SBCA Rally Turns Dish Dealers Into Advocates

By | September 29, 2003 | Feature

Satellite dish dealers typically use their powers of persuasion with their customers but last week they came to Washington to win the support of lawmakers in Congress.

A first-of-its-kind “Retailer Rally,” organized by the Satellite Broadcasting and Communications Association (SBCA), allowed the satellite retailers to take their message of marketplace fairness to Capitol Hill. The rally also included the dealer-focused educational and training sessions traditionally offered by the SBCA at its annual conference, which was not held this year.

The rally was needed to help invigorate a grassroots effort to help counter the well-financed efforts of rival trade groups in the cable and broadcasting industries, said Andy Wright, the SBCA’s president. Wright, whose last official day at the helm of the group was Sept. 26, left his post on an upbeat note as retailers raved about their chance to defend their industry before lawmakers and their aides.

“We were able to have more than 200 meetings on Capitol Hill,” Wright said. “The retailers were enthusiastic and effective advocates.”

One of the most memorable attributes exhibited by the dish dealers in their discussions was their “great passion” for the industry and offering people a viable alternative to cable, Wright said.

“I think this was a home run. I am very excited for the SBCA.”

Jim Stephen, president of satellite retailer Intertech Digital Entertainment in Lockport, N.Y. and chairman of the SBCA’s Retail Council, said the value of the retailer rally exceeded his expectations.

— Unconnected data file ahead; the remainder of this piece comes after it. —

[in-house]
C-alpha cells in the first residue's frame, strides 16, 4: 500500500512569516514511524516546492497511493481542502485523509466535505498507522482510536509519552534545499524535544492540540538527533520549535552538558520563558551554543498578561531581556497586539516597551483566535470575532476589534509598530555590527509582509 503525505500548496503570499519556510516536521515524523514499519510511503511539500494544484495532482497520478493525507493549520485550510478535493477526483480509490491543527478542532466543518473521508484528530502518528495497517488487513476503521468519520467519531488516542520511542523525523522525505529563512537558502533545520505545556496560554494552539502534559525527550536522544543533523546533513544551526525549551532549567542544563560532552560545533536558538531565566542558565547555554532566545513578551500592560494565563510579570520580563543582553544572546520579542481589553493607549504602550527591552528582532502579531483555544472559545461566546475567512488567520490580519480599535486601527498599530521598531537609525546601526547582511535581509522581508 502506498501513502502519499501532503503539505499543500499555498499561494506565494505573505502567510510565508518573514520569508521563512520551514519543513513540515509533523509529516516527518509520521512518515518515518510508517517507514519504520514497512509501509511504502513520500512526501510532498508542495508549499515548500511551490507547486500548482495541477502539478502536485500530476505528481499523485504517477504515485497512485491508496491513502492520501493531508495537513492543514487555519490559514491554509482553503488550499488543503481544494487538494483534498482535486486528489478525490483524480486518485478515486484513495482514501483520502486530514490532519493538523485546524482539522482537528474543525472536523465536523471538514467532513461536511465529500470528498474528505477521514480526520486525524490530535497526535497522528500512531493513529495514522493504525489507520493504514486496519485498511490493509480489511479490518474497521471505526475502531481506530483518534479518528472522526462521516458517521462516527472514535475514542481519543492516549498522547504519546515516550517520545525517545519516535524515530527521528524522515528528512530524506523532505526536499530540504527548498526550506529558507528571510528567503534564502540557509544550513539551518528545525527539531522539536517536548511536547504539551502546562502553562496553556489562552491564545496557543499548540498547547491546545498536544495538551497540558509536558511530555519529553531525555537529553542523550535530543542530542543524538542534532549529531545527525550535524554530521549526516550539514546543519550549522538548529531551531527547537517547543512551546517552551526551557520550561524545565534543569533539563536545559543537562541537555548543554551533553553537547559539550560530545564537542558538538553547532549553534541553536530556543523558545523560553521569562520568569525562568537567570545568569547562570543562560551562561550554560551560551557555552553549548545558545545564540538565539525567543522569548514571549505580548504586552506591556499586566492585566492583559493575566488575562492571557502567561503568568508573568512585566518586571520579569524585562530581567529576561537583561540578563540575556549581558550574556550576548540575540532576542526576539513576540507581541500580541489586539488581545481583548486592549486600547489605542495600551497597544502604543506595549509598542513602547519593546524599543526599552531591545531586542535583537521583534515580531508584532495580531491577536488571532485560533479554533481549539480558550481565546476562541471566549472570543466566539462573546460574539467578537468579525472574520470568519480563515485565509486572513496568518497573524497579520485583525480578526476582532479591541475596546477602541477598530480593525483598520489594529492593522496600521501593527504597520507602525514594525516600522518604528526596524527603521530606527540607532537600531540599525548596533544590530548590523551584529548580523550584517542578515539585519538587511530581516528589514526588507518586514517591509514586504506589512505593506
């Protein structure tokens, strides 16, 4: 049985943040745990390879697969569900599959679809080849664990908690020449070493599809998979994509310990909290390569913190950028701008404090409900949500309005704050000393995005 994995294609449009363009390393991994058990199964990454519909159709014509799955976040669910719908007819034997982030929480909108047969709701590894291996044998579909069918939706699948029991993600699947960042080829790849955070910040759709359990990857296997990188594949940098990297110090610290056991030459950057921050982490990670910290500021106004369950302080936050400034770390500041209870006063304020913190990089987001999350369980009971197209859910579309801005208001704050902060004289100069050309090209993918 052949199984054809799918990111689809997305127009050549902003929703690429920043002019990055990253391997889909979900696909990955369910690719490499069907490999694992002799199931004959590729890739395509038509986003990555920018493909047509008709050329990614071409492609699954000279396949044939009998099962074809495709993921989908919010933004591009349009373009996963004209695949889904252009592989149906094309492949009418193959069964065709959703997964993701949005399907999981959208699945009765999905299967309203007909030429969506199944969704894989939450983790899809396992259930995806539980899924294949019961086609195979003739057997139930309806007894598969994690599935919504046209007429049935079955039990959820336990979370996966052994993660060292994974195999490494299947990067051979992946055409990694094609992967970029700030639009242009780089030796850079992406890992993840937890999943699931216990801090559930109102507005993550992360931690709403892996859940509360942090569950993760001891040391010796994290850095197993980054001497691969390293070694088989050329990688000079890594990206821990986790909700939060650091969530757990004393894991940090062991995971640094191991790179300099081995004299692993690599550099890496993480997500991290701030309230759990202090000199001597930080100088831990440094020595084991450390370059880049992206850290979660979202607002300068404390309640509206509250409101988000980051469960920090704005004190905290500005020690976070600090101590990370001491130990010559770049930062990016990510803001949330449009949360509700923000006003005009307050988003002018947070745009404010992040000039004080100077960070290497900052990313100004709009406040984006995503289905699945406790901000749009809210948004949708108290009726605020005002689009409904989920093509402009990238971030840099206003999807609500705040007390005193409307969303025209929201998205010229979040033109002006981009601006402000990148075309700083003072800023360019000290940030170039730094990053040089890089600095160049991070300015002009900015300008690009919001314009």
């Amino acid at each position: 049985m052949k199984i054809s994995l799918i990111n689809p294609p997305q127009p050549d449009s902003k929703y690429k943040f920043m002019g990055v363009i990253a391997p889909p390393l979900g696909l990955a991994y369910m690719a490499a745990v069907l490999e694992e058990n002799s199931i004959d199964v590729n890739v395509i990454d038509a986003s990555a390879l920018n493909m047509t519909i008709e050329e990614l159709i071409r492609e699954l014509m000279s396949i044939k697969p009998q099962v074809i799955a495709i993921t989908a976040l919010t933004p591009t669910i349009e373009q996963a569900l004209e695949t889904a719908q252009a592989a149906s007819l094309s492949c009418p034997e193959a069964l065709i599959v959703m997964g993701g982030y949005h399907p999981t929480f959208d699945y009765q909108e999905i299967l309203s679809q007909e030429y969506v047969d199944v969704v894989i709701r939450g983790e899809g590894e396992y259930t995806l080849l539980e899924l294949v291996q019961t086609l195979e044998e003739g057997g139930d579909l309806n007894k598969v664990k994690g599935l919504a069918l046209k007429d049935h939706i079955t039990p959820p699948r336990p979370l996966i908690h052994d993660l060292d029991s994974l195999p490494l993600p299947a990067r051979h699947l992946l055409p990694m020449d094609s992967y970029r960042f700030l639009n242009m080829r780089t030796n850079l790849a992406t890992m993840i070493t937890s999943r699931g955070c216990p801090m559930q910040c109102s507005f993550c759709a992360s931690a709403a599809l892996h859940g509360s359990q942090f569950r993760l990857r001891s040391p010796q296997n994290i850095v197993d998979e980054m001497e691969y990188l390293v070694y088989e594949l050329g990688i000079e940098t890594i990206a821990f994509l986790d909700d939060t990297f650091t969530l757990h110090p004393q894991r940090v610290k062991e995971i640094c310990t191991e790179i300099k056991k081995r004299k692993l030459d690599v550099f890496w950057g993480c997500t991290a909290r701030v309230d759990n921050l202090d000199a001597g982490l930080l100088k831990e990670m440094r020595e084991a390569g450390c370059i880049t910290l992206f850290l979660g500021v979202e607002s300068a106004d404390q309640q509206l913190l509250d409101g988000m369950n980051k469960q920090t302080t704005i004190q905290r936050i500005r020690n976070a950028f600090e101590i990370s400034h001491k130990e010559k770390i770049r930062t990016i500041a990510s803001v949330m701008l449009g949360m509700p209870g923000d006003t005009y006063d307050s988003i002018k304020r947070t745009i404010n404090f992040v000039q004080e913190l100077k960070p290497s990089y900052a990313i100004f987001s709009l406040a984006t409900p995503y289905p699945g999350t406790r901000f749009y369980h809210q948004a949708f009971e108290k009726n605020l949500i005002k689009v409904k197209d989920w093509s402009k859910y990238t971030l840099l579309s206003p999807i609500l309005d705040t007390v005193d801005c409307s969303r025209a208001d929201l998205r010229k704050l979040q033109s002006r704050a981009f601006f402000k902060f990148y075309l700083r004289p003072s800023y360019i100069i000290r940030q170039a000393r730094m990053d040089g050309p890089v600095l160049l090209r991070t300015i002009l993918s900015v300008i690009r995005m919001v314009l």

He praised the event for retaining the dealer training and education sessions that previously were offered at the SBCA’s annual conference, while creating an opportunity to lobby lawmakers and their staffs directly. The dish dealers were split up into groups to hold meetings with the lawmakers and staffs from their home districts and states, Stephen said.

The initial nervousness that some of the retailers felt as they began their first meetings on Capitol Hill quickly dissolved as the dish dealers began to share their views about key matters affecting the industry before Congress, Stephen said.

The experience “empowered everyone” to feel more connected with the industry and committed to articulate its collective concerns, Stephen said. Not since large satellite dish dealers attended a rally in Washington in the mid-1980s has the satellite industry waged such a successful grassroots lobbying effort, Stephen added.

“We have a need to be represented on Capitol Hill to counter the interests of our cable competitors,” said Stephen, who met with the staffs of Sens. Chuck Schumer (D-N.Y.) and Hillary Clinton (D-N.Y.), as well as with Rep. Louise McIntosh Slaughter (D-N.Y.).

Stephen, who said he was particularly impressed with the level of knowledge shown by one of Sen. Schumer’s aides, discussed the need for lawmakers to maintain fairness in the marketplace by not giving spectrum previously allocated for satellite TV to politically powerful Northpoint Technology, a startup terrestrial wireless service. Northpoint plans to offer multichannel video that satellite TV operators contend would interfere with their digital quality signals.

Another issue was the satellite industry’s need to remain a strong competitor to cable with the continuation of policies contained in the Satellite Home Viewer Improvement Act (SHVIA) and existing over-the-air-reception device (OTARD) rules, he added.

The industry must fend off “very serious challenges” by the cable and broadcasting industries in the coming year, DirecTV Chairman and CEO Eddy Hartenstein warned retailers. He mentioned the need to reauthorize SHVIA, to block the Northpoint “spectrum grab” on Capitol Hill, and to extend the compulsory copyright license for distant network signals and superstations set to expire Dec. 31, 2004. He urged satellite dish retailers to spend part of their time in Washington lobbying their local representatives and senators to support the industry.

–Paul Dykewicz and David Bross

(Robert Udowitz, SBCA, 703/739-8351; Jim Stephen, Intertech Digital Entertainment, 716/625-8555; ext. 300; Robert Marsocci, DirecTV, 310/726-4656)

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